community 8/4 Workers Party South of Boston Local Meeting to discuss ongoing political work and perspectives on current events. The Workers Party of Massachusetts goals are to overthrow the capitalist system of exploitation and the many injustices it perpetuates, to establish working class political power, and to build a socialist economy that prioritizes the needs of people and the planet over the profit-driven interests of capital. @Tufts Library Meeting Room 232, 46 Broad St, Weymouth 7PM-8PM 8/6 JP Vintage & Artisanal Market A market of vendors ranging from vintage goods to homemade crafts and everything in between! @24 Eliot St, Jamaica Plain 11AM-3:30PM 8/6 Reclaim Rock City Free Community Fair Join your neighbors to make connections, enjoy free music, games, sports, poetry, freebies, and collaborative art! @Ringer Park, Allston 12PM-6PM All Ages. For more info, contact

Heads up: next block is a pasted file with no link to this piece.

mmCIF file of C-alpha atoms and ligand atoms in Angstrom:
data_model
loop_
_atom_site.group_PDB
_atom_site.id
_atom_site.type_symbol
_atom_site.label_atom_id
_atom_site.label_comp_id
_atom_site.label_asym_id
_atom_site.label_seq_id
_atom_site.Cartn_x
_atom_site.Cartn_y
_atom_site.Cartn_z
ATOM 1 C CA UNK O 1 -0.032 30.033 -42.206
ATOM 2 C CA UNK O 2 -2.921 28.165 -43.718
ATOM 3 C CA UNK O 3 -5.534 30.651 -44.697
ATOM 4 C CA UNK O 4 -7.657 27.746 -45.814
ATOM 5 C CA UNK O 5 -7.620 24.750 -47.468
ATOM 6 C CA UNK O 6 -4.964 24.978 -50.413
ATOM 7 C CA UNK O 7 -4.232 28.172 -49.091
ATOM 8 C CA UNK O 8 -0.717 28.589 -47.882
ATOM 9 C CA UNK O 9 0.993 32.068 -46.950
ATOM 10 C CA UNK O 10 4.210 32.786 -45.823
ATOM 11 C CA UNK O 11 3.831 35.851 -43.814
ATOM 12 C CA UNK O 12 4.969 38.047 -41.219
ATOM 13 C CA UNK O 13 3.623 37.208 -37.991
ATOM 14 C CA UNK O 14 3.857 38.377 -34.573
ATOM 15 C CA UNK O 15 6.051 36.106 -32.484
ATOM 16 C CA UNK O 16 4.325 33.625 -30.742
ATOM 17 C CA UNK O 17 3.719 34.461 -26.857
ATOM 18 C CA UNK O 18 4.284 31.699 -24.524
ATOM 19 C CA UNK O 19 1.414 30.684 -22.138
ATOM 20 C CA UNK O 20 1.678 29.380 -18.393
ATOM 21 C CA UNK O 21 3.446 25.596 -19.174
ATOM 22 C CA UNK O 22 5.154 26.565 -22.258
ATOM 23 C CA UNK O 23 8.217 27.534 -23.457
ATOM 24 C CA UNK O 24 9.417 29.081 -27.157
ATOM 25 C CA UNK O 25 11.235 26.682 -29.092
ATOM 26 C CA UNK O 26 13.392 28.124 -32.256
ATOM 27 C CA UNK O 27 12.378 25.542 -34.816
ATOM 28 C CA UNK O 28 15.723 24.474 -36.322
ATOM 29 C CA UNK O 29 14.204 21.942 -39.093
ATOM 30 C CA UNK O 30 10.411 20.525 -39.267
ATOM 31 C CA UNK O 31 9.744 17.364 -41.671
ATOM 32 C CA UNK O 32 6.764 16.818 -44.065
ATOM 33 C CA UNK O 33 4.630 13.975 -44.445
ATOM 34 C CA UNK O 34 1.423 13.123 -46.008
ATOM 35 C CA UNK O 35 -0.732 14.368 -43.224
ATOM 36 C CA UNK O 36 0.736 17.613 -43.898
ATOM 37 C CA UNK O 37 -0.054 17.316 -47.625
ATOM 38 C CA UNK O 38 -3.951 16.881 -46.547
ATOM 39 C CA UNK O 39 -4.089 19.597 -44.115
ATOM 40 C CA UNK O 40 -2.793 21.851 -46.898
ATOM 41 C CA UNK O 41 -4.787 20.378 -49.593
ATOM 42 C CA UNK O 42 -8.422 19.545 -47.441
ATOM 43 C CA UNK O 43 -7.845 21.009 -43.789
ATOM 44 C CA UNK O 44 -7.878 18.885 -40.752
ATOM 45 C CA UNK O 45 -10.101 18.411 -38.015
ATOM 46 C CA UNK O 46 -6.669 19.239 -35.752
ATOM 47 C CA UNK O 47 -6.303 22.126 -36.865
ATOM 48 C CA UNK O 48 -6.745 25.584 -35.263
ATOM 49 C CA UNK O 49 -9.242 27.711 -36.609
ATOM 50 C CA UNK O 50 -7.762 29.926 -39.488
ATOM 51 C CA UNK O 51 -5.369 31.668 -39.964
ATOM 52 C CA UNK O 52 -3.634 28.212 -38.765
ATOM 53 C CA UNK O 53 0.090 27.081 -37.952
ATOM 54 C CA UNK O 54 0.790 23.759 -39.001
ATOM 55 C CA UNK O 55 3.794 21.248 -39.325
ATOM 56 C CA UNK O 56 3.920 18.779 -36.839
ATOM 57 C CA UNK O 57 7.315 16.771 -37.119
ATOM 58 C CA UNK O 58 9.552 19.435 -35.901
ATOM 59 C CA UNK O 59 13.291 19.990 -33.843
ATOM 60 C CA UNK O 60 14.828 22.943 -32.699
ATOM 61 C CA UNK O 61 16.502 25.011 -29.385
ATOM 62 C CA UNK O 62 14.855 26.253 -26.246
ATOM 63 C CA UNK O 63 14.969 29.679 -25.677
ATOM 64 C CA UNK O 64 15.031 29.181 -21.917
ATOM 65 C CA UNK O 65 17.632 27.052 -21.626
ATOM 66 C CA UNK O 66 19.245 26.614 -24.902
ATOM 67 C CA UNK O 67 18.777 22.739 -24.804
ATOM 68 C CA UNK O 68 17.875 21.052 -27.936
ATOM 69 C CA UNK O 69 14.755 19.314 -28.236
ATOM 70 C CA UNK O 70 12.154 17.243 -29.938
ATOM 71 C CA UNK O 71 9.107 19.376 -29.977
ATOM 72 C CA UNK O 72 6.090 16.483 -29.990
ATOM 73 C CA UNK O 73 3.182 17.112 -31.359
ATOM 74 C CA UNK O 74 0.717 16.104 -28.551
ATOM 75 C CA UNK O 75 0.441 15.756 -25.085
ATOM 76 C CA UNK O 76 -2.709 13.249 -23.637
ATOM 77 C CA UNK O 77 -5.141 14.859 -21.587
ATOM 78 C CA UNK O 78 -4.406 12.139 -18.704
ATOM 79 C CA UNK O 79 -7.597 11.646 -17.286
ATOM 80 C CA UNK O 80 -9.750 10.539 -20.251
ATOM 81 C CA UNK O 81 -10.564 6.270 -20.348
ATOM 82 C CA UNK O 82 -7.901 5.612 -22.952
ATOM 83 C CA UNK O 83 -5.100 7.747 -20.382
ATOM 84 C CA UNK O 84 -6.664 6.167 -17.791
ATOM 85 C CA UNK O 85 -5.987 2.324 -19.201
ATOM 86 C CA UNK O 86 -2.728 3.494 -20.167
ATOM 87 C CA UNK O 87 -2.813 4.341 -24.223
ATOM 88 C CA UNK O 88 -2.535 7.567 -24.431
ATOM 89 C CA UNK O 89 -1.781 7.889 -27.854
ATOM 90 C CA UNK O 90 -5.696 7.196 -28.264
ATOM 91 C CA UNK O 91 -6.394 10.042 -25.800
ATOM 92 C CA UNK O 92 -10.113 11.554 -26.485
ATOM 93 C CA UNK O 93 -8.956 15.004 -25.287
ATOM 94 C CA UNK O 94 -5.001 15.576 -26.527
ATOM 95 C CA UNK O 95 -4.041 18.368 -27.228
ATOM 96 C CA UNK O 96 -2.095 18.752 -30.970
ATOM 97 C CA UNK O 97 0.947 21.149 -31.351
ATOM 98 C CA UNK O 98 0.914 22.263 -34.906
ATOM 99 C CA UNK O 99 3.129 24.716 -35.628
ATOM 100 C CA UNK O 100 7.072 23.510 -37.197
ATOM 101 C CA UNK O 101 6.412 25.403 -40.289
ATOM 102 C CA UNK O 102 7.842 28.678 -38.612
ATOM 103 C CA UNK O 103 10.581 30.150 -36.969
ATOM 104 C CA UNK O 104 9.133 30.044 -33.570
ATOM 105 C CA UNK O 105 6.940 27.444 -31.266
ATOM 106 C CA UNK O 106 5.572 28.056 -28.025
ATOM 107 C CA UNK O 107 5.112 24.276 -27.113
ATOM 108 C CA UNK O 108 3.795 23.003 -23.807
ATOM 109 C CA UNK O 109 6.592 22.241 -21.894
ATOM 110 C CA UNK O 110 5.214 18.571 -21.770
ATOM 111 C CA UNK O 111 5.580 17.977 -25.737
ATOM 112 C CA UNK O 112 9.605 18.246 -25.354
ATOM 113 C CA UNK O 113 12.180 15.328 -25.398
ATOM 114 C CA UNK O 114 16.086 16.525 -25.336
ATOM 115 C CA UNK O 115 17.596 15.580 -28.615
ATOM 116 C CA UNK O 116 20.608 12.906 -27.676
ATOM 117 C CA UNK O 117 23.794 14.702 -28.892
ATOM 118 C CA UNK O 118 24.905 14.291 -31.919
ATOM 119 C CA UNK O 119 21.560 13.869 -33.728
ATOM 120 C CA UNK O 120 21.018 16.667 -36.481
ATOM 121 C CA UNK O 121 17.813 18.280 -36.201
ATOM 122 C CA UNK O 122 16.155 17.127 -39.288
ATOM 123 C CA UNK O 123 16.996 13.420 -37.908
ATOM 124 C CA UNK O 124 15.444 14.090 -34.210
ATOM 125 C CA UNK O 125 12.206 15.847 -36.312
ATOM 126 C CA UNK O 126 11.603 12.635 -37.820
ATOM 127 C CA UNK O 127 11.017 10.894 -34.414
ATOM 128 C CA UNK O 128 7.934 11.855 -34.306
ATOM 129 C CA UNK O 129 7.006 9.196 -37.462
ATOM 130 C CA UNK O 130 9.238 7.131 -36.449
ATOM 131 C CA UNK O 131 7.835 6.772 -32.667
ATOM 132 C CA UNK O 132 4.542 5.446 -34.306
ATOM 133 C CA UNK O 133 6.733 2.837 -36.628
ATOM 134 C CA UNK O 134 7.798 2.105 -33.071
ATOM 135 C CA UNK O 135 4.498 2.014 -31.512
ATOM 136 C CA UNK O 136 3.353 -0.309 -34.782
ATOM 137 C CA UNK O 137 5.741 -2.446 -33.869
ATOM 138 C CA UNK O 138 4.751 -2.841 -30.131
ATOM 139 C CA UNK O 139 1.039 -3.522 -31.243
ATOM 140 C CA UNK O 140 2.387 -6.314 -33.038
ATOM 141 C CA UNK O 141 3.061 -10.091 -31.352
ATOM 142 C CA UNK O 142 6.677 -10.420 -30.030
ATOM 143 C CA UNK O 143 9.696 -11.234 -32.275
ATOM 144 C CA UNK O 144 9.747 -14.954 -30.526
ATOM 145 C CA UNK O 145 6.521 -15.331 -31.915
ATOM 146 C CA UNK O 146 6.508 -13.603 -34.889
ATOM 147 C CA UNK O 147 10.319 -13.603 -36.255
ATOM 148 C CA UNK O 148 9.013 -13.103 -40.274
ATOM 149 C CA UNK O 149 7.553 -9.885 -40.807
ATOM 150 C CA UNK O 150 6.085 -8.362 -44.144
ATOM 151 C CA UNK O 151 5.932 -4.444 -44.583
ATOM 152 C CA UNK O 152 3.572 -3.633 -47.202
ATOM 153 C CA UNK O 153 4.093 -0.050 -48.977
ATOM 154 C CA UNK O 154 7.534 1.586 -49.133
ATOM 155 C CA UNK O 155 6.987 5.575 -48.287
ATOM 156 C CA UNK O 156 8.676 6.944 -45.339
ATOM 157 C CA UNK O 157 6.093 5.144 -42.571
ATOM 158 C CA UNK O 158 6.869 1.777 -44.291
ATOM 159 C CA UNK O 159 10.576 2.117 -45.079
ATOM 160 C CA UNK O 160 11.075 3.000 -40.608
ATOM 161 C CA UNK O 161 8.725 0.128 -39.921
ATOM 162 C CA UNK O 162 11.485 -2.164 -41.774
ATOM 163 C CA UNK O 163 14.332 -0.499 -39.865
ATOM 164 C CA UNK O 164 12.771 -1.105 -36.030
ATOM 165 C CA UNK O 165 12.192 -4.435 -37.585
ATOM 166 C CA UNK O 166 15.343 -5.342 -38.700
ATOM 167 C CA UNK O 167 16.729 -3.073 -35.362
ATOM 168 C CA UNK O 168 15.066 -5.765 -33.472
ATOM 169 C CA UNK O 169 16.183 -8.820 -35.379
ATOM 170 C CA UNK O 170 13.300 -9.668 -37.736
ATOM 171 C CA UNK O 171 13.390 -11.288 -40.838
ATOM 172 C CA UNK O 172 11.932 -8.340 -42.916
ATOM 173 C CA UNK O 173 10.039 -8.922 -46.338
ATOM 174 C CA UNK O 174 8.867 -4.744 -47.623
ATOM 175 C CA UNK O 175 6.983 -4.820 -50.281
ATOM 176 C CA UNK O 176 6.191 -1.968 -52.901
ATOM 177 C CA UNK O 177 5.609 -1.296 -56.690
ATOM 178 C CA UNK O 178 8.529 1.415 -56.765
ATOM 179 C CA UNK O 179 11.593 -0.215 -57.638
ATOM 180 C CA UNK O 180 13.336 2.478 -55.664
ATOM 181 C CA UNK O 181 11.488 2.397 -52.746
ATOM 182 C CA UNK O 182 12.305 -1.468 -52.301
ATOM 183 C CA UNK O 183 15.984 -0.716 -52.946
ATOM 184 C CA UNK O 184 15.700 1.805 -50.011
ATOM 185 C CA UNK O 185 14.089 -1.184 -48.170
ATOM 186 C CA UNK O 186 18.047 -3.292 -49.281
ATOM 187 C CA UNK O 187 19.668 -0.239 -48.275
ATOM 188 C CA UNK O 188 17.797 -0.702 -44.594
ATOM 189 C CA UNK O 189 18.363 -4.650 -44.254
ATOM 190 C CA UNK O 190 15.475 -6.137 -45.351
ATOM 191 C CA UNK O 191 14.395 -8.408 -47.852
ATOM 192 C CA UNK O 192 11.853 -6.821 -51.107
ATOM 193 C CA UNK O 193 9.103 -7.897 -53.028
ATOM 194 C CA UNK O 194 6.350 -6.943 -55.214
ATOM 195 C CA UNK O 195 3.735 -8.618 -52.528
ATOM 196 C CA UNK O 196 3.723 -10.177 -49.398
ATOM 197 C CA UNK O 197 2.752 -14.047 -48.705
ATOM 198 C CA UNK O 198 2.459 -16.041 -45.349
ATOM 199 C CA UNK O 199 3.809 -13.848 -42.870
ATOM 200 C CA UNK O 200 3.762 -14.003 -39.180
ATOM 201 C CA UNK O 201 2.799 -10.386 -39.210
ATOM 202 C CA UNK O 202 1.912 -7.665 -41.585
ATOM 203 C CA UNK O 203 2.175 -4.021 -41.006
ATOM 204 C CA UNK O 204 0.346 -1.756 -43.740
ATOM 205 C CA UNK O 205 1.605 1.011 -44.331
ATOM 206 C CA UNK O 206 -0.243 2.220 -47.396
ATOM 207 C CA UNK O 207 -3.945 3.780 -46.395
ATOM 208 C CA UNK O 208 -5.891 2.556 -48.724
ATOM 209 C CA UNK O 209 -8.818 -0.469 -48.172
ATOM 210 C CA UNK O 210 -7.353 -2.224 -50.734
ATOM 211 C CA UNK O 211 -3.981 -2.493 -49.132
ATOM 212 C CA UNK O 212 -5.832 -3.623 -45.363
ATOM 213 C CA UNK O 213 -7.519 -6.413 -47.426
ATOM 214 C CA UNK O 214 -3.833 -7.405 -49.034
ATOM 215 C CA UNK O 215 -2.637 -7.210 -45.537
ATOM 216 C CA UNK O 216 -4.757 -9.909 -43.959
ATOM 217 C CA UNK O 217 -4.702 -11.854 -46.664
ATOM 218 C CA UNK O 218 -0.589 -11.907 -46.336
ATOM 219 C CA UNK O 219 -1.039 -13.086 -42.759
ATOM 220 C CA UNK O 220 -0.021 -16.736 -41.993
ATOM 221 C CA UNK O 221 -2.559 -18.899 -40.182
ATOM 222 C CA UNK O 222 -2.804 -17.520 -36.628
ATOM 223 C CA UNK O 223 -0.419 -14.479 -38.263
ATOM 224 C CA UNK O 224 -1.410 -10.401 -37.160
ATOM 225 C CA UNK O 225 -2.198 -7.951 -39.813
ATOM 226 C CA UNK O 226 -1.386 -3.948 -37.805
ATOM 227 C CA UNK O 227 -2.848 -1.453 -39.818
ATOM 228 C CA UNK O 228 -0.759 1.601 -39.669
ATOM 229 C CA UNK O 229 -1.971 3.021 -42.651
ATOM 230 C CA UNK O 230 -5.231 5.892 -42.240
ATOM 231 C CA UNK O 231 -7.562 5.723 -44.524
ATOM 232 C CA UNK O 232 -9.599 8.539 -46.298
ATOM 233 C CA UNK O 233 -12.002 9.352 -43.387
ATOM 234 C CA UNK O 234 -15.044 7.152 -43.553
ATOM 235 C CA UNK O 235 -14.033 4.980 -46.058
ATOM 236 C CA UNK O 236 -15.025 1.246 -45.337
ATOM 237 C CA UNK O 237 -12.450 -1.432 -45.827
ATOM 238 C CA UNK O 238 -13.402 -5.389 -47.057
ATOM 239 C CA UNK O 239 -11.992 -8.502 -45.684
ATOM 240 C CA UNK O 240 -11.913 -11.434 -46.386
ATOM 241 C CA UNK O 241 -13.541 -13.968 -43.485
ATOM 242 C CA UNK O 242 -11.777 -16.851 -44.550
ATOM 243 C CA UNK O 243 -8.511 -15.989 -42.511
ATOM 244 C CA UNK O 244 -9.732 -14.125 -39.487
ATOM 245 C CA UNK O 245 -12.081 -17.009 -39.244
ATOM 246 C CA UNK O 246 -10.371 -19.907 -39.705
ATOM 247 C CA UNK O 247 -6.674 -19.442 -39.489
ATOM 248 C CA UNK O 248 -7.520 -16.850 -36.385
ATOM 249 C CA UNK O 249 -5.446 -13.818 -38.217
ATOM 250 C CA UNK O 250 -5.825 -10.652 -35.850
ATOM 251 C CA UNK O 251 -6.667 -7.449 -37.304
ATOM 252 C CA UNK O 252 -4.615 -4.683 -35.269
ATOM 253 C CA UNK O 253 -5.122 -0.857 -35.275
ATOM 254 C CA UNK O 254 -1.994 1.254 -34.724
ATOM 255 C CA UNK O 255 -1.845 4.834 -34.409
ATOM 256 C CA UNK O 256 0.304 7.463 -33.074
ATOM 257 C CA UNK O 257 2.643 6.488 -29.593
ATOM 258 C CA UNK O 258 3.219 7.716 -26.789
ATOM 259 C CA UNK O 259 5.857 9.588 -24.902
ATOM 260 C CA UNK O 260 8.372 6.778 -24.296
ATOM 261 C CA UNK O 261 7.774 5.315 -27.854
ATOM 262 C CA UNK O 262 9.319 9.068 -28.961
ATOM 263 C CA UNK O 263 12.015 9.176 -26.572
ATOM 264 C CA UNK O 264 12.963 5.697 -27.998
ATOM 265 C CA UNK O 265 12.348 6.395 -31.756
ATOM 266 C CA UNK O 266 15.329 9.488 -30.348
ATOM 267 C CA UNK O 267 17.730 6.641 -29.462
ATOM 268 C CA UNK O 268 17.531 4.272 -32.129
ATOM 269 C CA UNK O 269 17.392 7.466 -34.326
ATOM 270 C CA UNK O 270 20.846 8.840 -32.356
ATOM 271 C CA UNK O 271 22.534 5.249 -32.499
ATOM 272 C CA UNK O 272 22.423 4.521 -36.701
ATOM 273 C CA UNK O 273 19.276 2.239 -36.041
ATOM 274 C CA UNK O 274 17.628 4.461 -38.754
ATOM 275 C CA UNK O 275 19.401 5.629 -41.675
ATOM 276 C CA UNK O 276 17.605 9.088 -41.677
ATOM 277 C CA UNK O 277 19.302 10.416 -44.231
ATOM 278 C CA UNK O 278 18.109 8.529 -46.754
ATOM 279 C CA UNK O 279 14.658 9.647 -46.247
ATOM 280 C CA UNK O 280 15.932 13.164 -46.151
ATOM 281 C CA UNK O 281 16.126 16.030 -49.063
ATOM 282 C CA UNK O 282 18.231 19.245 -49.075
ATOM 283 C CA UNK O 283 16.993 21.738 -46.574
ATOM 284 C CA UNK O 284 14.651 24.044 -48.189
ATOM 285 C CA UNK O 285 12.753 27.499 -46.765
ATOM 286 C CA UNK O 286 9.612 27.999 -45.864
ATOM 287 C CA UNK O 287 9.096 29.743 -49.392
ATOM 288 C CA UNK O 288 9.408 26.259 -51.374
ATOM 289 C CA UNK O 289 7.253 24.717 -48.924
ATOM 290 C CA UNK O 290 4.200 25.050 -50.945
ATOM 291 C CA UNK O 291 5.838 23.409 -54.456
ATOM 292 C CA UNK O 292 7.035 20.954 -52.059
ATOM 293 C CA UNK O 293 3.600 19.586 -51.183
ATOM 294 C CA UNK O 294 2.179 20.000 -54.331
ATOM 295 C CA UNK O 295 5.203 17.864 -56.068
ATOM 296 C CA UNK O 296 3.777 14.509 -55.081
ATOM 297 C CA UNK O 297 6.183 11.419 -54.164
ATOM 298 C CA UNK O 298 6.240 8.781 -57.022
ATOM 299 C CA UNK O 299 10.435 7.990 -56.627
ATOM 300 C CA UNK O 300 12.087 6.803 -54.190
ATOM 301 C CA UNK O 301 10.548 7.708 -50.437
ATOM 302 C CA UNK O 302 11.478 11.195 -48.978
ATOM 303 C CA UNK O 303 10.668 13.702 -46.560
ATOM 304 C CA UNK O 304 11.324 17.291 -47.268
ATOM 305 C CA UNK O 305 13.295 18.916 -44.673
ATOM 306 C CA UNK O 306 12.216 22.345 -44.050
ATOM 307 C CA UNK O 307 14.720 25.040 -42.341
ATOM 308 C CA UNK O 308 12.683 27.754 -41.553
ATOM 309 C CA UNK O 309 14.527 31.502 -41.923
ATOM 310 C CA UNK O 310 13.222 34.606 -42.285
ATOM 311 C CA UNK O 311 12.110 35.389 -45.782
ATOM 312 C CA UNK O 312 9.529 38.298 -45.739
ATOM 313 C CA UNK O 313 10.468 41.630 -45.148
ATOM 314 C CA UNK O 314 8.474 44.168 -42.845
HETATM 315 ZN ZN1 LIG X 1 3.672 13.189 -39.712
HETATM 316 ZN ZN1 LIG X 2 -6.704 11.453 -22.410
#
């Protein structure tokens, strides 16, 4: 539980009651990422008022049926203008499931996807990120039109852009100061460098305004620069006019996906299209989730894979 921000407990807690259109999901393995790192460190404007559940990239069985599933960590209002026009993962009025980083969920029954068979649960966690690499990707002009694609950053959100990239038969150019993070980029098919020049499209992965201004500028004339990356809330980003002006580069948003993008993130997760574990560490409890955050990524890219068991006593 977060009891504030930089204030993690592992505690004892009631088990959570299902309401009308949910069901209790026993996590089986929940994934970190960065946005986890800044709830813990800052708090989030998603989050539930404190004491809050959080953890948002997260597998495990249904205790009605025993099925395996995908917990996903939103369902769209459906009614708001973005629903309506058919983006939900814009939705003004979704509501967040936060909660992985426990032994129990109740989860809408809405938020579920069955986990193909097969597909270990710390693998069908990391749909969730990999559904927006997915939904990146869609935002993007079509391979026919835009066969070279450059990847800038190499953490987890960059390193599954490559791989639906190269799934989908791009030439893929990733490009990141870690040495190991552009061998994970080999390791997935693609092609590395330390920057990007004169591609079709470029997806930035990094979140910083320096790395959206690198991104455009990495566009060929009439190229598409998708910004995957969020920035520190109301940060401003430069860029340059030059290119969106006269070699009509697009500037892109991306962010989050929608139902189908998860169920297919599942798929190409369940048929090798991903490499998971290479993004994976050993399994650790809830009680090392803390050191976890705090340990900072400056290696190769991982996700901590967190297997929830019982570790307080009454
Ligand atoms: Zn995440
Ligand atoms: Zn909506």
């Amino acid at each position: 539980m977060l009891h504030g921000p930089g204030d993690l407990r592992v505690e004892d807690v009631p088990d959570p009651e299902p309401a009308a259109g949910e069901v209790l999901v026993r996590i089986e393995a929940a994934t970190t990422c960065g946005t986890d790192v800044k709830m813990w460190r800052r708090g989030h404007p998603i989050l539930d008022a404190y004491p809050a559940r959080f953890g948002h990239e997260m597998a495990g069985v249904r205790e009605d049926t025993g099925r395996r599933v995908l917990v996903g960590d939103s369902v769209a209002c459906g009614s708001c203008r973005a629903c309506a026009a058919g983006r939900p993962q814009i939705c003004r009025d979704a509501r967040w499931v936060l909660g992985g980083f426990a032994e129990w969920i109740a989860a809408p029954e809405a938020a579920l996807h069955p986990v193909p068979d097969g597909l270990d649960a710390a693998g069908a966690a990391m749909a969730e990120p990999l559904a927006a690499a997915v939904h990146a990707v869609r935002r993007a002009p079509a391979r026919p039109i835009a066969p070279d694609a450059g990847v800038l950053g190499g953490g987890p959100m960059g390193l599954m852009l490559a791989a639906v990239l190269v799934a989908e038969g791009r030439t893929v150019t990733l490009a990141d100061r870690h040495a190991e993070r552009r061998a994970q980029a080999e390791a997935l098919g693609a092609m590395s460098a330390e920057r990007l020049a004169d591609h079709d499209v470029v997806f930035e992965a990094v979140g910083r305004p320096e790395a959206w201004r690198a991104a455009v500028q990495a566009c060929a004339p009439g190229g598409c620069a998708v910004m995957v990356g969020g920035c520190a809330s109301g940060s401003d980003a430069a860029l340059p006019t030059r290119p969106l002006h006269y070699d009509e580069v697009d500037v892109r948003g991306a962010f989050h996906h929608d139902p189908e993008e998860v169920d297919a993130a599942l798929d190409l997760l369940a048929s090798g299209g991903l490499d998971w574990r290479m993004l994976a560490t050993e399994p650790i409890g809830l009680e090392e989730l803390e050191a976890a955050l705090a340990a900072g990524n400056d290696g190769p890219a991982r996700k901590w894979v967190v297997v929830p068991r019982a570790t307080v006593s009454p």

8/13 Yart Sale a citywide showcase of local art organized by Somerville Arts Council. Get out and snag artwork, jewelry, music, collectibles, and more from the comfort of your yard, driveway, or porch. @Somerville 12PM-6PM 8/13 Watertown Arts Market is an annual venue for artists and cultural organizations in Watertown, MA, to share their work. Attendees can enjoy, shop, and learn about the artistic and cultural offerings in Watertown. Boson Compass Newspaper will be there! Come hang, talk and learn more! @Arsenal Park, Watertown 12PM-5PM 8/17 Thrift Store Day at Boomerangs The JP and Cambridge stores will be having a 20% off sale on all merchandise to celebrate! Go support this rad store that supports BCN and fights HIV/AIDS! 8/20 The Salem Flea Vintage, art, clothes, hand-made goods @Derby Square, Salem, MA 8/21 Bartlett Square Makers Market is a summer/fall monthly market featuring local creatives, artisans, and craftspeople. The goal is to bring together the local artisans of JP in a safe, accessible space where people can meet, share their skills and materials, and learn from one another. @18 Bartlett Square, JP. Every 3rd Sunday 11AM to 3PM from May to November The Somerville Flea happens every Saturday Vintage, artisan, fresh produce and live music smack dab in the middle of Davis Square Somerville. @56 Holland St, Somerville 10AM-4PM Greenway Artisan Market happens every Sunday A vibrant open-air market featuring talented area artists, makers, and independent designers. @ Rose Kennedy Greenway, Boston 11AM-5PM Popportunity Pop-up Shops every weekend, shop local and get to know Central’s newest small businesses. All operated by local entrepreneurs and artists. Open Sat + Sun 12PM-5PM, weather permitting. @Starlight Square, Cambridge Egleston Farmers Market is back every Saturday 10AM-2PM at the Community Servings parking lot in JP! The market is expanding to include a bunch of low waste living resources like textile recycling, DIY workshops, bicycle repair, live tailors and lots more! @eglestonfarmersmarket Central Square Farmer’s Market open every Monday 12PM-6PM from until 11/21. Their footprint, like last year, includes Norfolk Street and Starlight to increase space for vendors and distancing for shoppers. Melanin Owned Business Vendors Flea Market every Saturday at Kay’s Oasis 1125 Blue Hill Ave from 12-5pm. Open Mic 1st and 4th Saturdays. Contact 585-237-8487 for vending opportunities. Vendors of color please reach out! Mass Cultural Council’s Cultural Sector Recovery Grants for Individuals are unrestricted $5,000 grants to creatives and gig workers to support recovery from the COVID-19 pandemic and set a path for growth. Opens: 8/15 Info sessions: 8/23 + 10/6